Upgrading your Sonos (NASDAQ:SONO) sound system components could be a pricey proposition since they tend to sell at a premium compared to other brands on the market, but being able to get the new components at a 30% discount would be a great deal.
Sonos thought so too, and recently implemented a new trade-in program that gives current owners of certain first-gen components a chance to upgrade to the latest pieces at cut-rate prices. But a vocal group of internet writers are complaining that Sonos requires the old equipment be rendered inoperable before qualifying for the discount.
Another brick in the wall
Under the Trade Up Program, components that are 10 years old or more -- such as the Sonos Connect and Connect: Amp, the original Play:5, and various ZonePlayers, which let users create wireless, multi-room sound systems -- are eligible to be upgraded to Sonos' newest devices. Moreover, if you own more than one item, you get the discount for each new product you purchase to replace them.
Using the Sonos app, you confirm the devices you want to upgrade and -- this is the part that upsets the online commenters -- you put the devices into Recycle Mode, which not only deletes all personal data from them, but also "bricks" them, or makes them unusable by anyone afterwards.
And once you put the device into Recycle Mode, there's no turning back. Like the tapes in the old Mission: Impossible TV show, the device essentially self-destructs in 21 days. It cannot be used again.
Although some people have apparently bricked their components accidentally, Sonos says the purpose of rendering them forever inoperable is that it doesn't want the decade-old technology getting into the hands of new consumers who may not realize the old devices are not compatible with current standards. Sonos stops supporting devices after five years.
Once the device is unusable, the program's FAQ page advises owners that "Taking your device to a local certified e-recycling facility is the most environmentally friendly means of disposal," and if no such facility is available, you can ship your bricked device back to Sonos.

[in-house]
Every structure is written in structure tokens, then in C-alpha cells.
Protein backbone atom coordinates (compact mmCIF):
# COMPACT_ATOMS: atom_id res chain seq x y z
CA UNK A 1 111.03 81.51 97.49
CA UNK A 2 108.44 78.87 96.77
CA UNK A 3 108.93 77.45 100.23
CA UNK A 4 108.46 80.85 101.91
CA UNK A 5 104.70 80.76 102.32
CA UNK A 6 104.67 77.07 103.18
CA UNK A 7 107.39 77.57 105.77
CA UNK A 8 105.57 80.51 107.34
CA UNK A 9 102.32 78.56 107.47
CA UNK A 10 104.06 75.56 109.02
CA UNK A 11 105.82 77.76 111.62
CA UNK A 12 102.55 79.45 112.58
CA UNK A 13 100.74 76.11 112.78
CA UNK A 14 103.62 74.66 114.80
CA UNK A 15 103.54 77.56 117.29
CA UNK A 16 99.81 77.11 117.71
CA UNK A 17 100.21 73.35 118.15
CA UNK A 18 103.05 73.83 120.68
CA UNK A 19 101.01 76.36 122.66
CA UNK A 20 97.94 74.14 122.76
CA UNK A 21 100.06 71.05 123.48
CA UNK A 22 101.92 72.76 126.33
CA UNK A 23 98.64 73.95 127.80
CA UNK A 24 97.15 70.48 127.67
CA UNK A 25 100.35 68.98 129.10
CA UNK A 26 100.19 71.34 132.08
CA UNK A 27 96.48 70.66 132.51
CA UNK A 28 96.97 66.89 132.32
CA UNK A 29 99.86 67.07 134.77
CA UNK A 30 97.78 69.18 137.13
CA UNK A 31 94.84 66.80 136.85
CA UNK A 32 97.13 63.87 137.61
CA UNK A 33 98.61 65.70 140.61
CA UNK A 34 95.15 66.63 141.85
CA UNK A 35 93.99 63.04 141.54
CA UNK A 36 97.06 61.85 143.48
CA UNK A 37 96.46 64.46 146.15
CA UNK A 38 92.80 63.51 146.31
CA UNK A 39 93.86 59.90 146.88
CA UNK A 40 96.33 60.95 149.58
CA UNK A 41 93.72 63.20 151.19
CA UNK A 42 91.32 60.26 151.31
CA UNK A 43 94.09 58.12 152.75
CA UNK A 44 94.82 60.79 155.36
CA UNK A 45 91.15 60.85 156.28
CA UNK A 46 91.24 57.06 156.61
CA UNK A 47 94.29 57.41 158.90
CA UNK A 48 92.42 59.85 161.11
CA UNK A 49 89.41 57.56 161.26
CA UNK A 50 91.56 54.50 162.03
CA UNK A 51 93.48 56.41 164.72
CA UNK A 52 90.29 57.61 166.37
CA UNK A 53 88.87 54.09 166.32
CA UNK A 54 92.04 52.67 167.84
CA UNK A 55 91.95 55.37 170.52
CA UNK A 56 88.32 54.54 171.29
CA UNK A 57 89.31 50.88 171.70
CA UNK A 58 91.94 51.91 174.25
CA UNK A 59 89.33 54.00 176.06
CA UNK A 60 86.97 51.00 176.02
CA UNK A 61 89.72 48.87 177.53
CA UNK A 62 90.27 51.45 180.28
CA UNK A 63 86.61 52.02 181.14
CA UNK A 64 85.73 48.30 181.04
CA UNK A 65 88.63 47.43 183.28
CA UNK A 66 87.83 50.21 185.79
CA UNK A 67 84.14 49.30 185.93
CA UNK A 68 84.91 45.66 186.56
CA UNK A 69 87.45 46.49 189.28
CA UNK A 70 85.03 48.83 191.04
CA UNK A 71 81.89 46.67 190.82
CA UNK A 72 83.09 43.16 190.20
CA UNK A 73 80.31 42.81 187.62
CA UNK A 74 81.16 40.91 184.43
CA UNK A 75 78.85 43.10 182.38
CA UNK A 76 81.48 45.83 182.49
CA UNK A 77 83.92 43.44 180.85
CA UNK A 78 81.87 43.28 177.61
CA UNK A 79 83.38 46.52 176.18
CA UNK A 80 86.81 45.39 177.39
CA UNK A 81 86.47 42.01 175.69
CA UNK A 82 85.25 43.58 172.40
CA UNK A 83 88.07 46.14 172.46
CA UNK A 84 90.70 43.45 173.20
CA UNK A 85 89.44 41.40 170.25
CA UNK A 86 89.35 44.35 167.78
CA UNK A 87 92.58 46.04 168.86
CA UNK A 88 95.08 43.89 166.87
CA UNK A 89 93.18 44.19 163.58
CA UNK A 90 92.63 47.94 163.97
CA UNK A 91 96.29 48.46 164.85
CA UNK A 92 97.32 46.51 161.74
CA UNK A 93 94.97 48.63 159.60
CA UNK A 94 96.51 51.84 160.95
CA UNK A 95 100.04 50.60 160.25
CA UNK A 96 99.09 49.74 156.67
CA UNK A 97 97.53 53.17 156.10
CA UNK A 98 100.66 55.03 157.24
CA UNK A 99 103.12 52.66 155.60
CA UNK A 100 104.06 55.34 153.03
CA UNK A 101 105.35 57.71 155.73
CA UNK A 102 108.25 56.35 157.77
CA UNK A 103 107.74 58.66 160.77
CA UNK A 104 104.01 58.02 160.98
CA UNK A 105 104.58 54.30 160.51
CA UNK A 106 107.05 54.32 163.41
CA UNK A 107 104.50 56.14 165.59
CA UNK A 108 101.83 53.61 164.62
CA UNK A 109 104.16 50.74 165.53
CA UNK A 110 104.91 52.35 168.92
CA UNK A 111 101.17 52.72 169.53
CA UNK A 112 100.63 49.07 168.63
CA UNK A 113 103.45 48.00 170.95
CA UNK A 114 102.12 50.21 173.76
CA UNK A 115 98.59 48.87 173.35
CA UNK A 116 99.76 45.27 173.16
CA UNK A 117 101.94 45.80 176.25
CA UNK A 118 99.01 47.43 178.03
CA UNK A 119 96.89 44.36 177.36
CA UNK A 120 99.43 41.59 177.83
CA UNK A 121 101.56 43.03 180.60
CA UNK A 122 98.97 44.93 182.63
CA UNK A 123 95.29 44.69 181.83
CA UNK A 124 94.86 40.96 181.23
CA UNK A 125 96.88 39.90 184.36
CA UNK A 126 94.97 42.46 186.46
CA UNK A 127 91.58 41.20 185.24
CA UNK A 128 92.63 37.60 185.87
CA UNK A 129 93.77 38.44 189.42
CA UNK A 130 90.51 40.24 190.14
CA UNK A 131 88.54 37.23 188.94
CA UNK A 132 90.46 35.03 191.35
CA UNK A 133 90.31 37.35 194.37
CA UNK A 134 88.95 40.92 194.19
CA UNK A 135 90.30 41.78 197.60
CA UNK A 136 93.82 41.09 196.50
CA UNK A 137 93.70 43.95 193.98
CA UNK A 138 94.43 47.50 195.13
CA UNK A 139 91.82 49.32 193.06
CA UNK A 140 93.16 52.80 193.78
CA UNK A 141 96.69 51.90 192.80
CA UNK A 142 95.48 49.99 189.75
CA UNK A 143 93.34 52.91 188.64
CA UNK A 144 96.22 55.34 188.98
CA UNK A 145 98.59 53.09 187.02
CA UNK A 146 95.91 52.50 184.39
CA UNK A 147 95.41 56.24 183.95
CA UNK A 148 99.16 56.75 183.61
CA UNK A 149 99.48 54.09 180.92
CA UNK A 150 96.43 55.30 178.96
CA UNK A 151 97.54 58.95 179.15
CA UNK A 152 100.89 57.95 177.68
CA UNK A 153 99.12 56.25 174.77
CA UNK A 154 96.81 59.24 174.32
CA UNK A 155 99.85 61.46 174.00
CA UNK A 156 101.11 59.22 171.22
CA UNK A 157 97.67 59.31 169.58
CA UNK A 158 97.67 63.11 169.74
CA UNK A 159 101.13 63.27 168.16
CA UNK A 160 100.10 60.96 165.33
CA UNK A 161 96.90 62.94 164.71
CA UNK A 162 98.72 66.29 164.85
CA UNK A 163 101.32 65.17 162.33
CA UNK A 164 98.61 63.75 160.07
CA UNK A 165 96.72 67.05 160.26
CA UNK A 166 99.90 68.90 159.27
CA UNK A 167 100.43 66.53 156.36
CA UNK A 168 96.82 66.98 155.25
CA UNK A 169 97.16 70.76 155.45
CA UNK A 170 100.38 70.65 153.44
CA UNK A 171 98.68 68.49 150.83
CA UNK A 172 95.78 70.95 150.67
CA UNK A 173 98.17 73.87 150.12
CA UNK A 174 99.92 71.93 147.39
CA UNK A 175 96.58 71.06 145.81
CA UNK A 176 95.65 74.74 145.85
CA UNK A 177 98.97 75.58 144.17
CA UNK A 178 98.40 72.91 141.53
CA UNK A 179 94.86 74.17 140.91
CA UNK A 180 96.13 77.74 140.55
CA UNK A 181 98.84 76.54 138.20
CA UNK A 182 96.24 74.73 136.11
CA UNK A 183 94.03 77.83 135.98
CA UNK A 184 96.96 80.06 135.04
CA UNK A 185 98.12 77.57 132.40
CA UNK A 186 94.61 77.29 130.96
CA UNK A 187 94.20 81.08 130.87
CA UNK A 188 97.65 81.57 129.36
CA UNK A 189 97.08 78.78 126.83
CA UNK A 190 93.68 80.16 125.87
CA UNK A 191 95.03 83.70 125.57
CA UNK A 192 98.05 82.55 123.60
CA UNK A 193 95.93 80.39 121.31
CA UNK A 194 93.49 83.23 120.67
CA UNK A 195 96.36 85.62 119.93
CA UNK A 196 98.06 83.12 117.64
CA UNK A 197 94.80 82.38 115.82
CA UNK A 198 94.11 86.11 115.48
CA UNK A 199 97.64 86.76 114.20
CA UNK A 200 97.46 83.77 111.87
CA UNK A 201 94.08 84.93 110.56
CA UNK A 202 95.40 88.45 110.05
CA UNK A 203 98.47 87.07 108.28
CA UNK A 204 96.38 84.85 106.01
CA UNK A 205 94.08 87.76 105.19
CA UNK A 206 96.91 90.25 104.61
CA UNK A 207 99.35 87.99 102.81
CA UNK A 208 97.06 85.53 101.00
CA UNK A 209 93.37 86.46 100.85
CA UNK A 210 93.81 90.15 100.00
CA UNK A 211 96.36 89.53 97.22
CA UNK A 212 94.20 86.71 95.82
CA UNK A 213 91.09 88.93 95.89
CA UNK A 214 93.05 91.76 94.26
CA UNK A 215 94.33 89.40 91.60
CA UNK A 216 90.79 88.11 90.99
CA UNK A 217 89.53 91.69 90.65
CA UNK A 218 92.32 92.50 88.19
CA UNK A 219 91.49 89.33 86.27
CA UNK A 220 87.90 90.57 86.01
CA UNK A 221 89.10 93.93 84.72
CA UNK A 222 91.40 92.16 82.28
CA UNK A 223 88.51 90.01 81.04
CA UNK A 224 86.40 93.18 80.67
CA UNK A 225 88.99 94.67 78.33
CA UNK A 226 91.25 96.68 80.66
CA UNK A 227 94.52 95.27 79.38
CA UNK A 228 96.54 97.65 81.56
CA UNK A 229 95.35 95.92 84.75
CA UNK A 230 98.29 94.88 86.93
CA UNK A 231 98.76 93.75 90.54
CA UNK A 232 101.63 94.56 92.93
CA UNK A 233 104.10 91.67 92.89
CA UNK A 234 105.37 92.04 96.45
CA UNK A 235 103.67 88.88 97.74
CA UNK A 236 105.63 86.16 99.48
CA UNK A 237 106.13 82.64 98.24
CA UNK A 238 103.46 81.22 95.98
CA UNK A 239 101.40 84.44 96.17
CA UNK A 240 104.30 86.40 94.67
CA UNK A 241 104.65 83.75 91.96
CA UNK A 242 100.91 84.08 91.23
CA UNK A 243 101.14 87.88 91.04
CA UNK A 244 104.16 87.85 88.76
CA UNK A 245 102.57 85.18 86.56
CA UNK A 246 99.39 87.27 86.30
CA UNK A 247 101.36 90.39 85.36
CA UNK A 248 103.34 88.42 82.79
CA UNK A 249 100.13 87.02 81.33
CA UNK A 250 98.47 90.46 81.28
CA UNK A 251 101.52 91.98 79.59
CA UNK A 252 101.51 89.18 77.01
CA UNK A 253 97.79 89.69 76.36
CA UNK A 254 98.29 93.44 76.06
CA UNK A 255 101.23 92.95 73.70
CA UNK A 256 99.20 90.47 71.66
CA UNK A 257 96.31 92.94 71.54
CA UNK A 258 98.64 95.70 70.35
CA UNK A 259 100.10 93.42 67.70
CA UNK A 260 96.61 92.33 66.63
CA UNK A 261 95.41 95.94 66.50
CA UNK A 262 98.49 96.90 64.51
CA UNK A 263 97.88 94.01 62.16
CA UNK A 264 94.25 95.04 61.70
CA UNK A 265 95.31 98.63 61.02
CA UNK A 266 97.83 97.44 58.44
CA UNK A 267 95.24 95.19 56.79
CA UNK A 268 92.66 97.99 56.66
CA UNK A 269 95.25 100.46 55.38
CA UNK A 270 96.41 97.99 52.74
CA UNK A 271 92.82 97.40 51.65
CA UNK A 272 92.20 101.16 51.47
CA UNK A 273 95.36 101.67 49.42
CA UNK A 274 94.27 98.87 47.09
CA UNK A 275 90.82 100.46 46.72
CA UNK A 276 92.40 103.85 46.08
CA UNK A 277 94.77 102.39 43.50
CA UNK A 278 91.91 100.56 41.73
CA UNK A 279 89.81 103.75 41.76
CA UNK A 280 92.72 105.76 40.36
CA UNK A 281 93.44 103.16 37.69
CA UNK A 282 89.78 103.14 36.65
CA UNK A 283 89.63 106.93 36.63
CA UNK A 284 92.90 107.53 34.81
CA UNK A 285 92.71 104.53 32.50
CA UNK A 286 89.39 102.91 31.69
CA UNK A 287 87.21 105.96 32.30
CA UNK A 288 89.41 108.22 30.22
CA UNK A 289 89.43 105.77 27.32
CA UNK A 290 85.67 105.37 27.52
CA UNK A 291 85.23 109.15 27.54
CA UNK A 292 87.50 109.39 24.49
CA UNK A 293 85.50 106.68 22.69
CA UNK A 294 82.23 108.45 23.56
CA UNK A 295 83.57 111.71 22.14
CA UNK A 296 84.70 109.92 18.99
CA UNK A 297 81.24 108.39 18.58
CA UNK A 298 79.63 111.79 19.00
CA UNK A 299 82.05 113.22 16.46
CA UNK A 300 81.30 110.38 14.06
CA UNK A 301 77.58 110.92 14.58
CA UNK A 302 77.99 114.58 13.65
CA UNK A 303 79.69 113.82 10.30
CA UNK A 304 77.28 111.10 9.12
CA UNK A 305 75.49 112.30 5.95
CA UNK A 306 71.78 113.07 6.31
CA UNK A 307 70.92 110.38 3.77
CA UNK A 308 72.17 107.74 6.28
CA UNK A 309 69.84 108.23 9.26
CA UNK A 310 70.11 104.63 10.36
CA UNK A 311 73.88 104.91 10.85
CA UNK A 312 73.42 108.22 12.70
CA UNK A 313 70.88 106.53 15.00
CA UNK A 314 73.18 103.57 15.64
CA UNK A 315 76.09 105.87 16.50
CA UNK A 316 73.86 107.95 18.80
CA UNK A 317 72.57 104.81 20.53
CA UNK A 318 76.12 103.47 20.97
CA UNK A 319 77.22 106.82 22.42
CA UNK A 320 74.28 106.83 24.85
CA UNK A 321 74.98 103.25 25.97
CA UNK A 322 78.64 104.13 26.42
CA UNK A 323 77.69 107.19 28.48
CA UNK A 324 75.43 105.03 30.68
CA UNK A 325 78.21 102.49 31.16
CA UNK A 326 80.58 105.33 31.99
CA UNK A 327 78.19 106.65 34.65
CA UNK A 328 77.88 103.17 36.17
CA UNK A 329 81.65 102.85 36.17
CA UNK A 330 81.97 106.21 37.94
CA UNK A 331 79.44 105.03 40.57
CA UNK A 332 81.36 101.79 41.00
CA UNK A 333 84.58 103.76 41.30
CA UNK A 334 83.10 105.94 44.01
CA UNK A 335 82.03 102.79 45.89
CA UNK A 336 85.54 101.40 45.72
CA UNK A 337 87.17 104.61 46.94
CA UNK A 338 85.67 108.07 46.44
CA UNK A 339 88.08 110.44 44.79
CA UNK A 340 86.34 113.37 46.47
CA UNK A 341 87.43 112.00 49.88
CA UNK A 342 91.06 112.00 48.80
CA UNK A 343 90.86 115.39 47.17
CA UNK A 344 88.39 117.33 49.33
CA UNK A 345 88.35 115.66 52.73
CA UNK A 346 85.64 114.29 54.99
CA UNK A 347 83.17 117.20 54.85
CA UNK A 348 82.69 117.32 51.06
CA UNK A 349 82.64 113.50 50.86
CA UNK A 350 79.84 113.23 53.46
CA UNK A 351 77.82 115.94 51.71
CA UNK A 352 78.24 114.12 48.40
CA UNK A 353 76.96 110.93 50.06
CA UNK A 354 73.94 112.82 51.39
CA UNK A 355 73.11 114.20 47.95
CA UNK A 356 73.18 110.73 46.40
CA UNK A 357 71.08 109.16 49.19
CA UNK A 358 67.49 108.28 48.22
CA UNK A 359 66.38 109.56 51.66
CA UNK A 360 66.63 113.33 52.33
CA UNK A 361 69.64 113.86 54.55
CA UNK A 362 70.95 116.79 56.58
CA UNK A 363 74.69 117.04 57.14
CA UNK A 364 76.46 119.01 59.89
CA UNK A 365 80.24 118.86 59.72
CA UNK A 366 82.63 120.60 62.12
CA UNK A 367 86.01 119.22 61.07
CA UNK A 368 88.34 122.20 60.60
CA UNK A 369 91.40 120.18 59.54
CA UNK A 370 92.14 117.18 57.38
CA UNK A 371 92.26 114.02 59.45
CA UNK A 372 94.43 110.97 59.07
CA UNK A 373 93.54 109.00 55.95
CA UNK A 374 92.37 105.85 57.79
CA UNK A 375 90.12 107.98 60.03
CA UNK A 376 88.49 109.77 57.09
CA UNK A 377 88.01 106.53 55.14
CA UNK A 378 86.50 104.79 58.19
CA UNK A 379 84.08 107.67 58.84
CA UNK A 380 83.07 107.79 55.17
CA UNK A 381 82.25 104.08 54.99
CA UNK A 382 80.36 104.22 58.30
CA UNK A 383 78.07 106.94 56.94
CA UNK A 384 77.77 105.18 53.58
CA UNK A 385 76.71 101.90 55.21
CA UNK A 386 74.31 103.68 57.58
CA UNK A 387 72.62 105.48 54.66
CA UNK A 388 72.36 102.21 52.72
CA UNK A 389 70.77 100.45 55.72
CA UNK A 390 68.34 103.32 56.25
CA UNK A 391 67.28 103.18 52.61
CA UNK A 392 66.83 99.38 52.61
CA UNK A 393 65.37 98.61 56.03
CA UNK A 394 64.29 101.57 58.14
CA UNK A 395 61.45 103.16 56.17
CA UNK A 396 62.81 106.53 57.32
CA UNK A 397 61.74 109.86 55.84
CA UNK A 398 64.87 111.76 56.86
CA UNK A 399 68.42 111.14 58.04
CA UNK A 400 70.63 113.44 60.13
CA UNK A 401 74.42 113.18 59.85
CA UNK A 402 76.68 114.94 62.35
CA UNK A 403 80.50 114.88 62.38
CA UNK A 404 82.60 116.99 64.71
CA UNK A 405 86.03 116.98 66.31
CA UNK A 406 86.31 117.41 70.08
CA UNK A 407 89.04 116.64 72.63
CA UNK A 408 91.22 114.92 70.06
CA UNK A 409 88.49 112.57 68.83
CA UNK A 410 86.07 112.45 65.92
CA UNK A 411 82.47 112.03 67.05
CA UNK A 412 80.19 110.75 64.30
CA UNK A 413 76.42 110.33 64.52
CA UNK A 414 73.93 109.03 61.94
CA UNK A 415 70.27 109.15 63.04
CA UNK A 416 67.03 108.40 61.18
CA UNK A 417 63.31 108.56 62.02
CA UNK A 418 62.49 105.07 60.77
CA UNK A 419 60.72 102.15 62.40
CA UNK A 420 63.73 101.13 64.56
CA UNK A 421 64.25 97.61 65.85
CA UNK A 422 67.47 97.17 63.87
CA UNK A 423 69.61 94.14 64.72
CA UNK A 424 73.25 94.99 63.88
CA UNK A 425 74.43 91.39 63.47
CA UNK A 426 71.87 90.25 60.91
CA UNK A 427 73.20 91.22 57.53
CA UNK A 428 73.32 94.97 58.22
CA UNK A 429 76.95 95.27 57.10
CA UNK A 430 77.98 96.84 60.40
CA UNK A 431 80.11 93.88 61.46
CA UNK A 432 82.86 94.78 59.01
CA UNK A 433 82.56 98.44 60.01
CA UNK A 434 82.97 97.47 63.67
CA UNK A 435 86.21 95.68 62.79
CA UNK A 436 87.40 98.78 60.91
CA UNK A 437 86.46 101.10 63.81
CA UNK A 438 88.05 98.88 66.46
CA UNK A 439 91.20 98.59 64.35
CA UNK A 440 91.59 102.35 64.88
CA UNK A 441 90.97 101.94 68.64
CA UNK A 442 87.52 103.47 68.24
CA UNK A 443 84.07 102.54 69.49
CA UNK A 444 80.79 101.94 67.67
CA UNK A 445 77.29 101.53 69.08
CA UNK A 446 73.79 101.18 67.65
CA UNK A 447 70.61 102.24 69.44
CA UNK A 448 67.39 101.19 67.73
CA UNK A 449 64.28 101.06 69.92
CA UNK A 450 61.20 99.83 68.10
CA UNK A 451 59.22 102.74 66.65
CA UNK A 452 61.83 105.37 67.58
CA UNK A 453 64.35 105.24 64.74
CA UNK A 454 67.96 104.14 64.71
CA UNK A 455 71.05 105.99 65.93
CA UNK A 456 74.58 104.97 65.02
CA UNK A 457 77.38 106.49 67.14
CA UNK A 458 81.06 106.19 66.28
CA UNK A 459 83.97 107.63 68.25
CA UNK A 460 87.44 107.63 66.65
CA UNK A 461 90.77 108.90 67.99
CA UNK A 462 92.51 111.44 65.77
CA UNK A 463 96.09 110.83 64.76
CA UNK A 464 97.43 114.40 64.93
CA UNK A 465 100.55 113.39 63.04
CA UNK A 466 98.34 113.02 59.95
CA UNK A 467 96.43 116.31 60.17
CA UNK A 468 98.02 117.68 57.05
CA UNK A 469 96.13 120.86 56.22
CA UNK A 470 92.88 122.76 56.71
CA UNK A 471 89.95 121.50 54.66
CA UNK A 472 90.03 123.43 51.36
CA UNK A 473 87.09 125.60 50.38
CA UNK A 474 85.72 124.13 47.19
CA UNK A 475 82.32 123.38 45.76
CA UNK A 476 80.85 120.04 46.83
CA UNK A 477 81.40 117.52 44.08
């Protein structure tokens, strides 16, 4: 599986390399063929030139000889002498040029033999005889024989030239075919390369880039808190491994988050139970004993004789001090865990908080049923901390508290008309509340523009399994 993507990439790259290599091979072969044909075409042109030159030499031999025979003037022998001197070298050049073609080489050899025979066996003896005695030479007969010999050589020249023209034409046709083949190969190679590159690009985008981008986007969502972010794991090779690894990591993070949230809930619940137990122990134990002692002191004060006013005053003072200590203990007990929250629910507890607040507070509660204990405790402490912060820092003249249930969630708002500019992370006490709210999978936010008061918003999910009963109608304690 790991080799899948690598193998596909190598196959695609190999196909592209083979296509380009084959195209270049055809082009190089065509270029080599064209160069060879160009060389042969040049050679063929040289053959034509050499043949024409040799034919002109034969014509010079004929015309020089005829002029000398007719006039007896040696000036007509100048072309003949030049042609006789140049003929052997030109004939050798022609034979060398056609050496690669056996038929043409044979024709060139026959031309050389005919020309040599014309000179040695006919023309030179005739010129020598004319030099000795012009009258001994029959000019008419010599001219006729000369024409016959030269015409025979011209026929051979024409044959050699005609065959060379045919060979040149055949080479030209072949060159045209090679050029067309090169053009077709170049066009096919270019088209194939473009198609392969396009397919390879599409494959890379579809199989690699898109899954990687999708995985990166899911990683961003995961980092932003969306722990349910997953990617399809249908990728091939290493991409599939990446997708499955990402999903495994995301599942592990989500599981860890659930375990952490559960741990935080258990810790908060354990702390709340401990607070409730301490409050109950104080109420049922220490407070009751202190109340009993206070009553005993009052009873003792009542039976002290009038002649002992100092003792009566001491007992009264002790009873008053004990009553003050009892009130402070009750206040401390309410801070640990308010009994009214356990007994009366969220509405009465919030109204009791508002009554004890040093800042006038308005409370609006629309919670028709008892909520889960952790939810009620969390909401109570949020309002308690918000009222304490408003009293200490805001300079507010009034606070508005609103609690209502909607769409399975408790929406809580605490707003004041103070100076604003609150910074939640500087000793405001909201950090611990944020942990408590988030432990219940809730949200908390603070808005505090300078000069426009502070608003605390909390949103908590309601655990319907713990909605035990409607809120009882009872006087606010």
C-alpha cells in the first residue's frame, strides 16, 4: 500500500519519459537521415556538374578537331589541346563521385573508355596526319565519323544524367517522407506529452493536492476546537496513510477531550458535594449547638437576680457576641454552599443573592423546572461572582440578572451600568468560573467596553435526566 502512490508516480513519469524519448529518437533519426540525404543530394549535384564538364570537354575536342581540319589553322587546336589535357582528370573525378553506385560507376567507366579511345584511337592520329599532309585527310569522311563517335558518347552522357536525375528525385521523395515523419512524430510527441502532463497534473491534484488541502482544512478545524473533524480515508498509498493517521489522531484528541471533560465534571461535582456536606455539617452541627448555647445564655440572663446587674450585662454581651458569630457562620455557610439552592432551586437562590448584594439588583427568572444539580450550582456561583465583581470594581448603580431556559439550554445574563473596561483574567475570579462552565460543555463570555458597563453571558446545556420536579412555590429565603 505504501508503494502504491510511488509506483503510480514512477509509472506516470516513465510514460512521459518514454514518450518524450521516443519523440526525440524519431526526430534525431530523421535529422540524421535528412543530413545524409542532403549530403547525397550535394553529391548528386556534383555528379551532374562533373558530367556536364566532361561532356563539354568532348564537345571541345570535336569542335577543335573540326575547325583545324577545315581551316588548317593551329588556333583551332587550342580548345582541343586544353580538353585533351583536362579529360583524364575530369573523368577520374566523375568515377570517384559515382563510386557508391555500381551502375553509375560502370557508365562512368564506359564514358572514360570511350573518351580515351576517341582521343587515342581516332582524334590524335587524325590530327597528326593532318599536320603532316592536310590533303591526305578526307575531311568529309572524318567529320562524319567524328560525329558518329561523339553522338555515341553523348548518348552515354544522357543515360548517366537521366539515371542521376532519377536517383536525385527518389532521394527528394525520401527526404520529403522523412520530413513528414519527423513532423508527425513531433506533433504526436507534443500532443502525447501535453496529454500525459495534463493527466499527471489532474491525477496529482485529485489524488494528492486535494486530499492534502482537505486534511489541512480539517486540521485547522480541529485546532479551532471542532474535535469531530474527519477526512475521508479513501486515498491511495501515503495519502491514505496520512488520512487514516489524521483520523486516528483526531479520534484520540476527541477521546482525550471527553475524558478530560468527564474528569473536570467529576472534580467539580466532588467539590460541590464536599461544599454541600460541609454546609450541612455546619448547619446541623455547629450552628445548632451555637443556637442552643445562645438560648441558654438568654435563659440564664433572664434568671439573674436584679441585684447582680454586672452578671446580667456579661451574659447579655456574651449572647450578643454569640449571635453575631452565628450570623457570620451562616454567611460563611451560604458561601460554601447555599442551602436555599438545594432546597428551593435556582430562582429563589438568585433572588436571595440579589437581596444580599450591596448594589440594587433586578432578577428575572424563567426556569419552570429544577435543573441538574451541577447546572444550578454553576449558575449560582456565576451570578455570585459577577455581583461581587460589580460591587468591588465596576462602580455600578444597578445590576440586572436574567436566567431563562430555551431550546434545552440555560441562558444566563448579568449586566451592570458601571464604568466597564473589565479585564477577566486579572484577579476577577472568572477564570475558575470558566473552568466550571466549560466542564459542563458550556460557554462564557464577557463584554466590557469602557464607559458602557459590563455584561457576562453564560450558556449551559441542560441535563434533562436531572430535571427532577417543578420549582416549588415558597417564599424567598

A lighter shade of green
The chief complaint about the program is that it is not as environmentally friendly as it could be. Recycling is a valid option to reduce garbage, but environmentalists say it is the last step one should consider. It's why the slogan "Reduce, reuse, recycle" is structured the way it is.
Old Sonos components are still highly functional, and someone who might not be able to afford one of the sound specialist's devices, even at the discounted price, could still get use out of one if it wasn't bricked.
Reusing old electronics is considered the most environmentally responsible action. Not only does it keep the old products -- even if they're broken down so all of the recoverable parts are removed -- out of landfills, it also reduces the need for new products, which require more mining, drilling, and energy use to manufacture.
Moving the most product
Of course, Sonos is chiefly interested in selling its newest technology. Revenue in fiscal 2019 rose 11% with adjusted earnings before interest, taxes, depreciation, and amortization (EBITDA) surging 28% year over year, well ahead of Sonos' annual target of 10% revenue growth and 20% adjusted EBITDA growth.
It added 1.7 million new households to its customer lists, but notes 37% of existing households accounted for new product registrations. That means over a third of its customers were adding new products to their homes, and the trade-up program, which launched in October, ought to boost those numbers higher in the coming year.
Bricking old electronics may not be the optimal solution, but it does seem to strike a balance between environmental responsibility and Sonos' need to keep growing.